Breckenridge’s Cameron Laidlaw rides to raise money for National MS Society | SummitDaily.com
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Breckenridge’s Cameron Laidlaw rides to raise money for National MS Society

Jessica Smith
jsmith@summitdaily.com
Left to right: Brad Piehl, Kate Kostan, Dr. Doug Laidlaw, Cameron Laidlaw and Jessica Wald of Team Snackshop take on the Bike MS event held in Fort Collins last weekend. Cameron is a Breckenridge resident who has lived with multiple sclerosis for 20 years. She hopes to grow her team next year.
Special to the Daily |

Donate

Donations for the National MS Society’s Bike MS event are accepted up through September 30. To donate to Team Snackshop, visit the Colorado-Wyoming chapter at http://www.NationalMSSociety.org/Chapters/COC, select the “Donate” tab and then “Find A Participant.” Or follow this direct link: http://main.nationalmssociety.org/site/TR?team_id=369429&pg=team&fr_id=22980&et=YK2_iHZaNvM42Cvd0g0ARw

Breckenridge resident Cameron Laidlaw and her family are no strangers to donating time and money for a cause. Laidlaw’s online business, That’s So Snackshop, sends a portion of its proceeds to preventing hunger in America, and every Christmas Laidlaw, her husband Doug, daughter Andi, 18, and son Wil, 16, drive to Denver to hand out beanie hats at the rescue mission.

Last weekend, the Laidlaw family traveled to Fort Collins to participate in a fundraising event to benefit a particularly personal cause — the Newmont Bike MS event, put on by the Colorado-Wyoming chapter of the National Multiple Sclerosis Society. It’s personal because Laidlaw, 44, has been living with the disease for 20 years.

Diagnosis

Multiple sclerosis, often abbreviated as MS, affects the central nervous system. According to the National MS Society website, multiple sclerosis “interrupts the flow of information within the brain and between the brain and the rest of the body. Symptoms range from reduced or lost mobility to numbness and tingling to blindness and paralysis.”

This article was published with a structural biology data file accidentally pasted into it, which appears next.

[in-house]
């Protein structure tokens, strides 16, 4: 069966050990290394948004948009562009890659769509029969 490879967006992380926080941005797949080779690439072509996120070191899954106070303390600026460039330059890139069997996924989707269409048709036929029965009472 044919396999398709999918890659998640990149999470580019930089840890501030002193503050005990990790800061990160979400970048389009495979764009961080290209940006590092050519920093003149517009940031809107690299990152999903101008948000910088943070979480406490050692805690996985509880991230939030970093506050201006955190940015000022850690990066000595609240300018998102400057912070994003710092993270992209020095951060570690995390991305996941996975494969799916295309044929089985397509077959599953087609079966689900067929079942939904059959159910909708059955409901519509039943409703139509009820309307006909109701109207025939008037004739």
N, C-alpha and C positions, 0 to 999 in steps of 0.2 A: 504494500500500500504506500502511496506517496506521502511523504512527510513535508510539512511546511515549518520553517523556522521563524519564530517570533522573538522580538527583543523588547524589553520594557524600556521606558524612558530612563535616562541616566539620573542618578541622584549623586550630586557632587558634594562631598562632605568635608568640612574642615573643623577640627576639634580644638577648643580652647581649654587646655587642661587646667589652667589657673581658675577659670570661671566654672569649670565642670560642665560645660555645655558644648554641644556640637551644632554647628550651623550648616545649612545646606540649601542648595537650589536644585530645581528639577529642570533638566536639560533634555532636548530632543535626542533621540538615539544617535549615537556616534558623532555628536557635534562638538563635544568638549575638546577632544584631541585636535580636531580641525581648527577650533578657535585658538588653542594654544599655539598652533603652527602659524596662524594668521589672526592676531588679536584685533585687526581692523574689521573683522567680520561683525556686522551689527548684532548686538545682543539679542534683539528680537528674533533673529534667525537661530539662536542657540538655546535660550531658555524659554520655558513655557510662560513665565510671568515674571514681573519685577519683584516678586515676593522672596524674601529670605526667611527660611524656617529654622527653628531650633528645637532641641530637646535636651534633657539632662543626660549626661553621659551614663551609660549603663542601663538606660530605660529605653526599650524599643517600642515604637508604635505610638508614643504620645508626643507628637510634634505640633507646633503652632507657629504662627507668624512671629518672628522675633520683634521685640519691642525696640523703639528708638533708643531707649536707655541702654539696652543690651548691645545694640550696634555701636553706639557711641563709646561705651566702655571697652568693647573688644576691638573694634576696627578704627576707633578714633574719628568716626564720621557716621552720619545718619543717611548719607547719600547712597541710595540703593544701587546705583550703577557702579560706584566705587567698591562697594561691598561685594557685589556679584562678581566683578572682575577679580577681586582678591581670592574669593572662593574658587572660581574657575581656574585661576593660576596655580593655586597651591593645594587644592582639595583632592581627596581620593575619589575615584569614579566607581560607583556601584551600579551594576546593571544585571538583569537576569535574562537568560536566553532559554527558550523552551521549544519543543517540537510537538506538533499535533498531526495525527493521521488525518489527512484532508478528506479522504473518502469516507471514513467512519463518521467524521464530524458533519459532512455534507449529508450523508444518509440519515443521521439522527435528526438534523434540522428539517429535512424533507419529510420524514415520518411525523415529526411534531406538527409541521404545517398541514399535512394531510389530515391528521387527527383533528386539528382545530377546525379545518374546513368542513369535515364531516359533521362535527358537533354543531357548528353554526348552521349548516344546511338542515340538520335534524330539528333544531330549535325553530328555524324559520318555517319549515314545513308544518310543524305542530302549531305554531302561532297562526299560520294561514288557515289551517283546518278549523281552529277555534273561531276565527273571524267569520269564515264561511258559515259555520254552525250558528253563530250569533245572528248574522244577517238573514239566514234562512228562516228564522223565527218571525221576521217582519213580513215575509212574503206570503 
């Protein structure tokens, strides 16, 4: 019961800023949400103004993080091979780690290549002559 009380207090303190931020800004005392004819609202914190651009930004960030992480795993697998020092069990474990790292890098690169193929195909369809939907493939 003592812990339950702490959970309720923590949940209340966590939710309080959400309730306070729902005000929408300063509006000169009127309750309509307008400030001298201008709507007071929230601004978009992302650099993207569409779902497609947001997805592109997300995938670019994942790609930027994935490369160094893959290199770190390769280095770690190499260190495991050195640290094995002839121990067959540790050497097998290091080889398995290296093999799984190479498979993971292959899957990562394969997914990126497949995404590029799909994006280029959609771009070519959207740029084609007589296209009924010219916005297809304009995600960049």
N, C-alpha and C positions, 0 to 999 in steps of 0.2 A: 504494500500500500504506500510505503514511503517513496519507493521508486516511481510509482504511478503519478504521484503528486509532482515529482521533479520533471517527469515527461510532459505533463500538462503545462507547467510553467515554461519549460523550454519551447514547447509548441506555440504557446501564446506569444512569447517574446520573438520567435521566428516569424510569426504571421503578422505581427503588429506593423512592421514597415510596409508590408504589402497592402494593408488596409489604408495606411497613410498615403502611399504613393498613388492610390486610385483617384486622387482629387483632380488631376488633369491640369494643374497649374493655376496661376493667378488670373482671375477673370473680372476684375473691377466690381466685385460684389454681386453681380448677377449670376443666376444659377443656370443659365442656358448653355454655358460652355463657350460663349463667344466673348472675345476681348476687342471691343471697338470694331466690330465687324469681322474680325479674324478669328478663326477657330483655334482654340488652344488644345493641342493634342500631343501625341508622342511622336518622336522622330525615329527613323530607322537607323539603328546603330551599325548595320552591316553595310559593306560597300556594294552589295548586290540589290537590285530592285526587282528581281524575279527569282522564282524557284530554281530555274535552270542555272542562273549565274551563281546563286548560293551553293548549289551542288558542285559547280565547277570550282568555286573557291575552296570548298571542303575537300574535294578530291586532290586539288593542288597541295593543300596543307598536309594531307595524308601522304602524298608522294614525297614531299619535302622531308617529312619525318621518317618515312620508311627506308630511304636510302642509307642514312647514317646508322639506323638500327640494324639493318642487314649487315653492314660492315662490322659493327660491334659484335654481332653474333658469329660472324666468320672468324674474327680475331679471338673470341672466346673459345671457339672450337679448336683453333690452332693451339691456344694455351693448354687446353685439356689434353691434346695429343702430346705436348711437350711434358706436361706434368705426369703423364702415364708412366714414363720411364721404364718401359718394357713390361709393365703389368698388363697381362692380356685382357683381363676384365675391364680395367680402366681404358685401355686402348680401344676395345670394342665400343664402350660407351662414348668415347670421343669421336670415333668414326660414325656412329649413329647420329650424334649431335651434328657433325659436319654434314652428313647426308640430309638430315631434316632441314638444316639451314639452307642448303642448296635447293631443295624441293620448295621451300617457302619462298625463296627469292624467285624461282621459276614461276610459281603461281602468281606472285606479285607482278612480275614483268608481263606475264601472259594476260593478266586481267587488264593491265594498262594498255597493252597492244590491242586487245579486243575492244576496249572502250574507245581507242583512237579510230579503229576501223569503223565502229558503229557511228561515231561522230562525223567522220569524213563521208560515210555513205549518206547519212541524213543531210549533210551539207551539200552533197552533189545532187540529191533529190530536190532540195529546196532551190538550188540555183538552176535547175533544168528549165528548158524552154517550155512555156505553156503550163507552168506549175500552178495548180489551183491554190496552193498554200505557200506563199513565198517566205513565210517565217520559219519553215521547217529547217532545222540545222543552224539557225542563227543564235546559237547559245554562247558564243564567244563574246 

In Laidlaw’s case, her MS first manifested as persistent double vision. She was a college student at the time, only 24 years old.

“Most people with MS are diagnosed between the ages of 20 and 50, with at least two to three times more women than men being diagnosed with the disease,” she said. “MS affects more than 2.3 million worldwide.”

Colorado has one of the highest instances of multiple sclerosis in the country, said Carrie Nolan, president of the Colorado-Wyoming chapter of the National MS Society. The organization’s statistics suggest that around 1 in 400 people in Colorado have MS, though Nolan added that many with MS move to Colorado for its climate, so the number of diagnosed currently living in Colorado does not necessarily reflect the number who developed the disease in the state.

Living life to the fullest

However, the diagnosis did not keep Laidlaw from graduating from the University of Arizona with a degree in physiology. She worked as a physical therapist for years, and held a variety of odd jobs after marriage and while raising her two children. The family moved to Summit County nine years ago, drawn, as are many others, to the mountains, both for the scenic views and the multitude of activities available.

Like many Summit County residents, Laidlaw leads an active lifestyle. She loves road biking and taking walks in the wilderness behind her Breckenridge home with any of the family’s six dogs. She splits her time between That’s So Snackshop and working as a substitute teacher for the Summit School District.